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Where do I go from here?

By syminfo ·
I have been in the IT field for almost 18 years. I started my career as freelance software developer by developing commercial software applications like financial accounting, inventory control, production, sales, payroll, manufacturing and many more in MICROFOCUS COBOL on DOS/NOVELL platforms. I was totally involved in development and support of these application consisting of approximate 5000 programs and 35 modules. I didn't have time & need to upgrade myself.
I love the IT field but I need to maintain a decent salary/income to support a wife and 2 kids. What in the IT field hot? What can I study for the future? Which is the best platform/technology to develop stand-alone window based GUI commercial applications without keeping big overhead of cost of database and development environment? Thanks in Advance for your valuable suggestions.

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Remember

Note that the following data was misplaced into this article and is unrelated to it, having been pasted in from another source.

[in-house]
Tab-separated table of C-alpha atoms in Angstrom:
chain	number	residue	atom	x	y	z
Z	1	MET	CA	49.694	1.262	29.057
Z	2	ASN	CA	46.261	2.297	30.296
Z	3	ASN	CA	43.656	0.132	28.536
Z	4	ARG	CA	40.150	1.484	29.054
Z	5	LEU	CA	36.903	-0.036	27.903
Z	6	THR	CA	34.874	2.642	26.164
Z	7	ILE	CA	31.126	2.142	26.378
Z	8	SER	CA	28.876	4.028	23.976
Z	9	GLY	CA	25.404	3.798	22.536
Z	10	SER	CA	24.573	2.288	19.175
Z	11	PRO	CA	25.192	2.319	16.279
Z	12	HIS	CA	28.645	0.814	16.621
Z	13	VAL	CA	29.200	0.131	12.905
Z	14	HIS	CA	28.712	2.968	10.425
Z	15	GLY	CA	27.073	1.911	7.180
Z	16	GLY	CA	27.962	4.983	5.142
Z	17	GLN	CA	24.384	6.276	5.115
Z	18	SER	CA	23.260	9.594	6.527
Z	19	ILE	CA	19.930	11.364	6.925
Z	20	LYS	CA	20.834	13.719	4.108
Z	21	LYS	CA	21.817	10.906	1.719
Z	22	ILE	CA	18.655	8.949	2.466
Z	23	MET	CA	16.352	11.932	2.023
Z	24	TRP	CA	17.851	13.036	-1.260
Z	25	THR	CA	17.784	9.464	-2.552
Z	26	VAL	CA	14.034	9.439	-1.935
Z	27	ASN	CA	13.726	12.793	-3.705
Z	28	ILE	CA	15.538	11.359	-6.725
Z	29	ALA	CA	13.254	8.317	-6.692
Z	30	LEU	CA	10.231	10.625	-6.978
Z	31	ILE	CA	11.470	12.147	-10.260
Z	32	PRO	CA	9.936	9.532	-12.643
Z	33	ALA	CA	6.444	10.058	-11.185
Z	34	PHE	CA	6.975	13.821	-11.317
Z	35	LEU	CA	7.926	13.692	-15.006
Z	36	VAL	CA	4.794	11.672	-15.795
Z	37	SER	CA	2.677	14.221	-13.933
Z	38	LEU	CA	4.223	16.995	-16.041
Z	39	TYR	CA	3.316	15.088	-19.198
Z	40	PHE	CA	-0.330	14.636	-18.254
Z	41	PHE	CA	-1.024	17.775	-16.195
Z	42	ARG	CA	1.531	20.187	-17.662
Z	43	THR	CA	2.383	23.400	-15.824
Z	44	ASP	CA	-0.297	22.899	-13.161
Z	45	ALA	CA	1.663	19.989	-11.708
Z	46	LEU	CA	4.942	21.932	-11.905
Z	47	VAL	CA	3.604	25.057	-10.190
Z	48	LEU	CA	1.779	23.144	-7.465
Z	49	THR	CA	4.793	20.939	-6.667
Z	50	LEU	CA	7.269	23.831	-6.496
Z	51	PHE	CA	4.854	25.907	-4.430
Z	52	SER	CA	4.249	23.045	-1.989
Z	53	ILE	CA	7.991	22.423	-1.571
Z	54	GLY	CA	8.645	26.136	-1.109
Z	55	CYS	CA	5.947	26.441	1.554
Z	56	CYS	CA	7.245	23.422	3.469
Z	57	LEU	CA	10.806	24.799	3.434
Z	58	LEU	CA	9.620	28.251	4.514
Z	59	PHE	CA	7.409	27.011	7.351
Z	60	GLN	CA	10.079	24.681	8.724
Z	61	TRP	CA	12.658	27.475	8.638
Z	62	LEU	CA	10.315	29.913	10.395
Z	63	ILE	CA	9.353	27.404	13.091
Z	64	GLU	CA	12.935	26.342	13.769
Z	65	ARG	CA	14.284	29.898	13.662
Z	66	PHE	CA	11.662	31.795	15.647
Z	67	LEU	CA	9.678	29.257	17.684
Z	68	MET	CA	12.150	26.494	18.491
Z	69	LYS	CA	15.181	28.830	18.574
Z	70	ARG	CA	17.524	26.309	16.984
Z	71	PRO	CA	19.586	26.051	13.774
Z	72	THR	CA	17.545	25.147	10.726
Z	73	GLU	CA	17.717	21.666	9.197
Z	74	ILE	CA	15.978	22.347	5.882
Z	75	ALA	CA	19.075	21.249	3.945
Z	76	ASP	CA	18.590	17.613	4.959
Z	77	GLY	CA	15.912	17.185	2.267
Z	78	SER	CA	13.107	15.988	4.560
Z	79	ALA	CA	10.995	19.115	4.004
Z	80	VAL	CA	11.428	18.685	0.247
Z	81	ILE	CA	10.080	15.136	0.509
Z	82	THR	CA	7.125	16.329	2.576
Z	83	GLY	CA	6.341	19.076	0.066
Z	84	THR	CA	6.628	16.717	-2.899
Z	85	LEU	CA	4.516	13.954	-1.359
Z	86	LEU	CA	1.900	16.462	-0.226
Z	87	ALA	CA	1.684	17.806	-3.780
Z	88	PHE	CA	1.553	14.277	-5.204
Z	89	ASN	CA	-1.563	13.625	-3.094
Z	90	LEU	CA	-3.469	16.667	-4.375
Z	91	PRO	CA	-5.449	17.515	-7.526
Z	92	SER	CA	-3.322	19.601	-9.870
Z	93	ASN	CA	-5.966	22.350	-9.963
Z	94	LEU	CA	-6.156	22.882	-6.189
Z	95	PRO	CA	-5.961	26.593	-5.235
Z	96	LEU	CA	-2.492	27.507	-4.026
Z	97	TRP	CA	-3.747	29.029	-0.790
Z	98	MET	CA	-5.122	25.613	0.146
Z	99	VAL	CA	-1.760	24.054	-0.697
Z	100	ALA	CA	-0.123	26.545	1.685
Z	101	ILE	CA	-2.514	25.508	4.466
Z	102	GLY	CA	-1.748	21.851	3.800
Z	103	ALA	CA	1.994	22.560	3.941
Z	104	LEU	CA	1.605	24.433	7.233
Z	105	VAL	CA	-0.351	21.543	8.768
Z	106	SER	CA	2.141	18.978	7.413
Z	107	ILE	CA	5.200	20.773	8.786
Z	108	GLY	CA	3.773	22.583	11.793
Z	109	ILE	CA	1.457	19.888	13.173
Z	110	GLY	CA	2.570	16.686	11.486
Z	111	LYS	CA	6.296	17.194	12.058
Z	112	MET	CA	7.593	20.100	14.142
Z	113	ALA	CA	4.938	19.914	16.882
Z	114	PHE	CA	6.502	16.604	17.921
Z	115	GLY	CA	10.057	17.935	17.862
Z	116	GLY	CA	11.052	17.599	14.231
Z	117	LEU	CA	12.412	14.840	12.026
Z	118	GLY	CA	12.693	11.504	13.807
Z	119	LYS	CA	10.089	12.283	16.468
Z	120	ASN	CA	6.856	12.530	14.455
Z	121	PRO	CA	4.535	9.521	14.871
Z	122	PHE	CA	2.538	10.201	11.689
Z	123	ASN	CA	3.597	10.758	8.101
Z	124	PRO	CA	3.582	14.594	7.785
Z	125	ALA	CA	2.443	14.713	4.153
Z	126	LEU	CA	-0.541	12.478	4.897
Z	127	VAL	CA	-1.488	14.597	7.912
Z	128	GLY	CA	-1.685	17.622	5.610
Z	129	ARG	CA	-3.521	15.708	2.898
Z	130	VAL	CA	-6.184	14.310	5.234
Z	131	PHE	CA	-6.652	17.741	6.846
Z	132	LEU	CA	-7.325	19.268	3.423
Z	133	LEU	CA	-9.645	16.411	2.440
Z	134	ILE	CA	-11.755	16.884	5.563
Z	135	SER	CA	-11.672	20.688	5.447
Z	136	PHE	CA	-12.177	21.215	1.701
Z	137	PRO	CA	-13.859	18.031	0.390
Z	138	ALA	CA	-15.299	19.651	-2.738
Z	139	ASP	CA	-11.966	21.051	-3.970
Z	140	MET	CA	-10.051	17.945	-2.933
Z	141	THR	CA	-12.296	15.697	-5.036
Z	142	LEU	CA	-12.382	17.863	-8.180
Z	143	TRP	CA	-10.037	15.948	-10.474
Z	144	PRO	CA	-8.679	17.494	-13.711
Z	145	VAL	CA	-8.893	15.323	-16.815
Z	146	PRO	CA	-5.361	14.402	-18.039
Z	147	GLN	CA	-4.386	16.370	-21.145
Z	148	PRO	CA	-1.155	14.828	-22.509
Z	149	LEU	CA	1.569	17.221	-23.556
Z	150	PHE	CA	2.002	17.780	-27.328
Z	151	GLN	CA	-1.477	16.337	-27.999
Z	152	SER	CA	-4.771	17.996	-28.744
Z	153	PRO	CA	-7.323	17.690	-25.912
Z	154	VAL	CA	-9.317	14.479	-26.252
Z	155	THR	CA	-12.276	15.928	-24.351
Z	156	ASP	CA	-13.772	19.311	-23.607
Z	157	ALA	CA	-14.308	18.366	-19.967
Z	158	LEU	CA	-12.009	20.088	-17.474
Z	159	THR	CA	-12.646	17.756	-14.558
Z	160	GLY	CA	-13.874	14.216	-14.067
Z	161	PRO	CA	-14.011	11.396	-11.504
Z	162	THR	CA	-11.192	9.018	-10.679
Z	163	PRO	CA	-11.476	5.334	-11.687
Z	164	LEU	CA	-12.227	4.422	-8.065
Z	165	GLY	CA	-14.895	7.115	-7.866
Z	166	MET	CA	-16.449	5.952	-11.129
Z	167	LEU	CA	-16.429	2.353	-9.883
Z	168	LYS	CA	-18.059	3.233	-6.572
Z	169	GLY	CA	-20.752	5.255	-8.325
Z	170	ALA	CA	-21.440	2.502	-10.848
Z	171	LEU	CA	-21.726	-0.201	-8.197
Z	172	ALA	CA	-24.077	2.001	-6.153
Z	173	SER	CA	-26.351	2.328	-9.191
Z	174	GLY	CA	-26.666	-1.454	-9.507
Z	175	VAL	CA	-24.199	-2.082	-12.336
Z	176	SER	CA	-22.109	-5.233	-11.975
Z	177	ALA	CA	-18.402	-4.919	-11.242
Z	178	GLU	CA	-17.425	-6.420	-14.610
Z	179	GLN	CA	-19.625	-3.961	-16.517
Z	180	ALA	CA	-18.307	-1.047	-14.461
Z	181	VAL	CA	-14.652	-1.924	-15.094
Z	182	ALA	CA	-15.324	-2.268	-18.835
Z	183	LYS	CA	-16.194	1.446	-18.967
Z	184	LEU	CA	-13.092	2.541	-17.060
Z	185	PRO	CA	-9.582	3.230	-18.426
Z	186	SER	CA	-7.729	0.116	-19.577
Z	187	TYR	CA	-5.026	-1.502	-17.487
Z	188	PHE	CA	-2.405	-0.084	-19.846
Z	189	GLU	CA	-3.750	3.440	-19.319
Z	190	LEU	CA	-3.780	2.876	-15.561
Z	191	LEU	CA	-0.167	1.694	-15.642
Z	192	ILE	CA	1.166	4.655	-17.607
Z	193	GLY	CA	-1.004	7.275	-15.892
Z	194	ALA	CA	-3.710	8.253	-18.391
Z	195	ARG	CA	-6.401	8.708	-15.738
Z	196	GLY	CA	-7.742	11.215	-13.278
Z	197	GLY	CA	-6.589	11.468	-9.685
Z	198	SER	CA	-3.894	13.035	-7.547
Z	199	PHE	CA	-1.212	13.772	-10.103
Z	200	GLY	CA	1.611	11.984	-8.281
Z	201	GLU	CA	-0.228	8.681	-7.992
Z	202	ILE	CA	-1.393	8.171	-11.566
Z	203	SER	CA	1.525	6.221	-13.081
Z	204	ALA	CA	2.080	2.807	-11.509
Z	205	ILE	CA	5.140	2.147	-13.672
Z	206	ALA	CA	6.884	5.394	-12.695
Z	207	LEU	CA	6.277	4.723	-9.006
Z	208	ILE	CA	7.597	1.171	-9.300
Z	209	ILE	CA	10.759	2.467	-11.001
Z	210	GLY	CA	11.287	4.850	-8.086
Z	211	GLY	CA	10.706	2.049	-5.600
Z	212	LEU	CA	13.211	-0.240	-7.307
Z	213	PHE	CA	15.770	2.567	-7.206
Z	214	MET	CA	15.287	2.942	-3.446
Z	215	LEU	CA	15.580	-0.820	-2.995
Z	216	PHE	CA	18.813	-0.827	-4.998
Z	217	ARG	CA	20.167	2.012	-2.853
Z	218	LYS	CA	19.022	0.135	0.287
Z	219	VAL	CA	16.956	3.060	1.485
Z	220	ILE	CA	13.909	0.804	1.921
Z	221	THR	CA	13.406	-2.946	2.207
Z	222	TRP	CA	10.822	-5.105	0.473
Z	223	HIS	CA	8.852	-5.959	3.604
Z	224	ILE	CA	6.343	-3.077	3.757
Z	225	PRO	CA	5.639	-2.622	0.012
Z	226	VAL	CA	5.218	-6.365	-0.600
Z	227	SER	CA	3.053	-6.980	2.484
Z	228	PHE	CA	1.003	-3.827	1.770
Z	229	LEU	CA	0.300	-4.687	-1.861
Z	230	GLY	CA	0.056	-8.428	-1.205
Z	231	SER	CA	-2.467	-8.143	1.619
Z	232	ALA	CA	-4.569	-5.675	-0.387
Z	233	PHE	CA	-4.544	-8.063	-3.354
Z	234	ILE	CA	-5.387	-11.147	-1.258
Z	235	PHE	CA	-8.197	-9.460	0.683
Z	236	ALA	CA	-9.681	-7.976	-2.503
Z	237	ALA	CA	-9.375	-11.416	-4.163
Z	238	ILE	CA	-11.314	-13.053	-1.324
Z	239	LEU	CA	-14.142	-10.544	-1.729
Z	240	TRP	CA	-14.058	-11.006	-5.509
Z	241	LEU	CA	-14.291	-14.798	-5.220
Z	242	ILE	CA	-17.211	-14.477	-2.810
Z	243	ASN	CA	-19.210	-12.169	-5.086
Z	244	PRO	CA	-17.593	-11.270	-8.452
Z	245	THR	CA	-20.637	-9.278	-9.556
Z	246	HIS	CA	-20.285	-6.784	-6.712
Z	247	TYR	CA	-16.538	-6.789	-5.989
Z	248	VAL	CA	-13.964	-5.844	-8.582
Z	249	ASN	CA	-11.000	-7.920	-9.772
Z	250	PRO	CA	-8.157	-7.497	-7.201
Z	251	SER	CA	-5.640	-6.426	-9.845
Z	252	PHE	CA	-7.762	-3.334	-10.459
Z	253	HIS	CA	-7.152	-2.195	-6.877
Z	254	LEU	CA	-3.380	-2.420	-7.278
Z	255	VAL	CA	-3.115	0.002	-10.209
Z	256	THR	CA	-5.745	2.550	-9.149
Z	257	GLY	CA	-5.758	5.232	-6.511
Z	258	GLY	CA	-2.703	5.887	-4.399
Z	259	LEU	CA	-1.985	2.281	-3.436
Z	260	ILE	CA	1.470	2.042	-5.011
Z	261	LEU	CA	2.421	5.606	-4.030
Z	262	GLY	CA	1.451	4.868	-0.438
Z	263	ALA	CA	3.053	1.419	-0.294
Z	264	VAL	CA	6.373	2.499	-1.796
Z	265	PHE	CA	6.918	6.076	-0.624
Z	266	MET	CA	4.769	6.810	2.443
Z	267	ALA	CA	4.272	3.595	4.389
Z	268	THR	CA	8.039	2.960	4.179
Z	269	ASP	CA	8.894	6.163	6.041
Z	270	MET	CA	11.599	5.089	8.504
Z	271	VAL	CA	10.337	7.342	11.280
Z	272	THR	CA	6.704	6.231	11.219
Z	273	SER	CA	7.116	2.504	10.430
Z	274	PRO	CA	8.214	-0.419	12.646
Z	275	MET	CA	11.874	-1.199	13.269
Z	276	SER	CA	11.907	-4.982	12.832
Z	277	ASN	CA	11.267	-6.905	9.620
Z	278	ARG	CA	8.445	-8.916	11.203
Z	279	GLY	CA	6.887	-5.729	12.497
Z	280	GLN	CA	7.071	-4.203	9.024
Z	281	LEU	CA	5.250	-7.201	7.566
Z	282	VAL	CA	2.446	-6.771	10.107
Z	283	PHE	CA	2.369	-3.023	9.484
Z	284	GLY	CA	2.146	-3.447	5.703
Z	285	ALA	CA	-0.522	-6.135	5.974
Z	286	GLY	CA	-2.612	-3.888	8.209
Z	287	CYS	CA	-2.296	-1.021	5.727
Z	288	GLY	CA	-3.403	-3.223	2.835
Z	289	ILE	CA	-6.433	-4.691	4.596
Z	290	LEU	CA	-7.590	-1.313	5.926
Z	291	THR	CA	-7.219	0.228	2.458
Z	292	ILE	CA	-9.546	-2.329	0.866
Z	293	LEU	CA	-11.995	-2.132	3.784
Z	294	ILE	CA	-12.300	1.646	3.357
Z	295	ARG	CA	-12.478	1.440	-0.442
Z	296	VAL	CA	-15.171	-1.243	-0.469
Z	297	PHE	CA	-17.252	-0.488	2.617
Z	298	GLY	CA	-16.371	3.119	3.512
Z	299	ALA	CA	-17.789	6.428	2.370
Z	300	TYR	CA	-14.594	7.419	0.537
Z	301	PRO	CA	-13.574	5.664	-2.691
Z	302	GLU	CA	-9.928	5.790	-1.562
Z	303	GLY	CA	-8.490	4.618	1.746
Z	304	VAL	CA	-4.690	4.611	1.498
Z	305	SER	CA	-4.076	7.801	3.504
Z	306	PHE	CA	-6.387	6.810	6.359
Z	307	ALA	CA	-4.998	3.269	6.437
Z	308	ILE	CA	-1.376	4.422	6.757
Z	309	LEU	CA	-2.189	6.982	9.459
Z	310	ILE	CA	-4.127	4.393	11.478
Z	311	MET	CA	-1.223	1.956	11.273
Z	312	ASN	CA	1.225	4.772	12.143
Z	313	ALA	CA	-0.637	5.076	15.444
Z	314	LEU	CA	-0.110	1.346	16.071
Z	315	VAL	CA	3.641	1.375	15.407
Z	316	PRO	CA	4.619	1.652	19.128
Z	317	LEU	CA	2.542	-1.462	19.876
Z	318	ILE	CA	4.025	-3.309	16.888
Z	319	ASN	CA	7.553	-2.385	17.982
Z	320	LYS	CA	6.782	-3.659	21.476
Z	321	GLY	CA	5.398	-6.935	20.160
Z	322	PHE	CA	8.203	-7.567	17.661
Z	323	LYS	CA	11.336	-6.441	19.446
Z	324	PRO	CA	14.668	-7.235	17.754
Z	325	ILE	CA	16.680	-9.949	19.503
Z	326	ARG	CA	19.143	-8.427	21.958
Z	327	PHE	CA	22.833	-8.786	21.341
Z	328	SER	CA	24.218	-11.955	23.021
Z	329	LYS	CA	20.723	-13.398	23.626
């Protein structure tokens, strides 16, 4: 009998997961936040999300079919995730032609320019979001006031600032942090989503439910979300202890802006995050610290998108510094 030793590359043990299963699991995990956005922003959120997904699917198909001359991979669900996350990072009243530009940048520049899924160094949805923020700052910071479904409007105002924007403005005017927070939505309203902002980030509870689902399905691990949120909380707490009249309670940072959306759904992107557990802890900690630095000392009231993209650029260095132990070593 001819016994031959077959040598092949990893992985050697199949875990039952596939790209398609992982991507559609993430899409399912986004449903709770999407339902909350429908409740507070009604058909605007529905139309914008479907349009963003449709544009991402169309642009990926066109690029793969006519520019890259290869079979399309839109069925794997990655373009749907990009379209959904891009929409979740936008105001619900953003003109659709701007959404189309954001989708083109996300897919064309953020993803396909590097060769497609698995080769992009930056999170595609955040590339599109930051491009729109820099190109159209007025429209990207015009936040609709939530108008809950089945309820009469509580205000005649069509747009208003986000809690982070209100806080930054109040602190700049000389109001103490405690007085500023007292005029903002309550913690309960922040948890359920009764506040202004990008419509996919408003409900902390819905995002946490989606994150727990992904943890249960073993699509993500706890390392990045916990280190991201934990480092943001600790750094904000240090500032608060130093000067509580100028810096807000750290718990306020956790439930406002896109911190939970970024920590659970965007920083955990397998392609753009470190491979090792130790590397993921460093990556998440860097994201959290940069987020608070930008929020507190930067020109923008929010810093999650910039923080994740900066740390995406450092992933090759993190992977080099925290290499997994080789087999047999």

by NOW LEFT TR In reply to Where do I go from here?

Most methods you learn stay the same no matter what envio you are using. Time to move in to a consultant style of role perhaps?

Failing that - Depands on what you want. COBOL is not dead, just nothing new getting developed on it. Would you be happy just supporting old programs?

There is always a market (for Windows) in .net and VB and Visual C.

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Well .net is the big thing and it can be free

by Tony Hopkinson In reply to Where do I go from here?

http://msdn.microsoft.com/vstudio/express/support/faq/
Includes SQL Server 2005 Express which is also free.

There buckets loads of resources to help as well.
W3C Schools is always a good start.

The open source stuff is good as well if you are more comfortable in a 'nix environment.
But if you want to maximise your opportunities at the moment winders is the way to go.

The other tip would be to hit some of the pimp sites (monster et al) type in keywords and look at how many hits you get. It's not real numbers because there will be a lot of repeats, but it will give you some clues where they think the market is at in your area.

One of the good things about being a programmer is there are always free tools.

If there's a big linux market in your area I'd look at that as well, gnu and front ends like Kdevelop will give you a good start.

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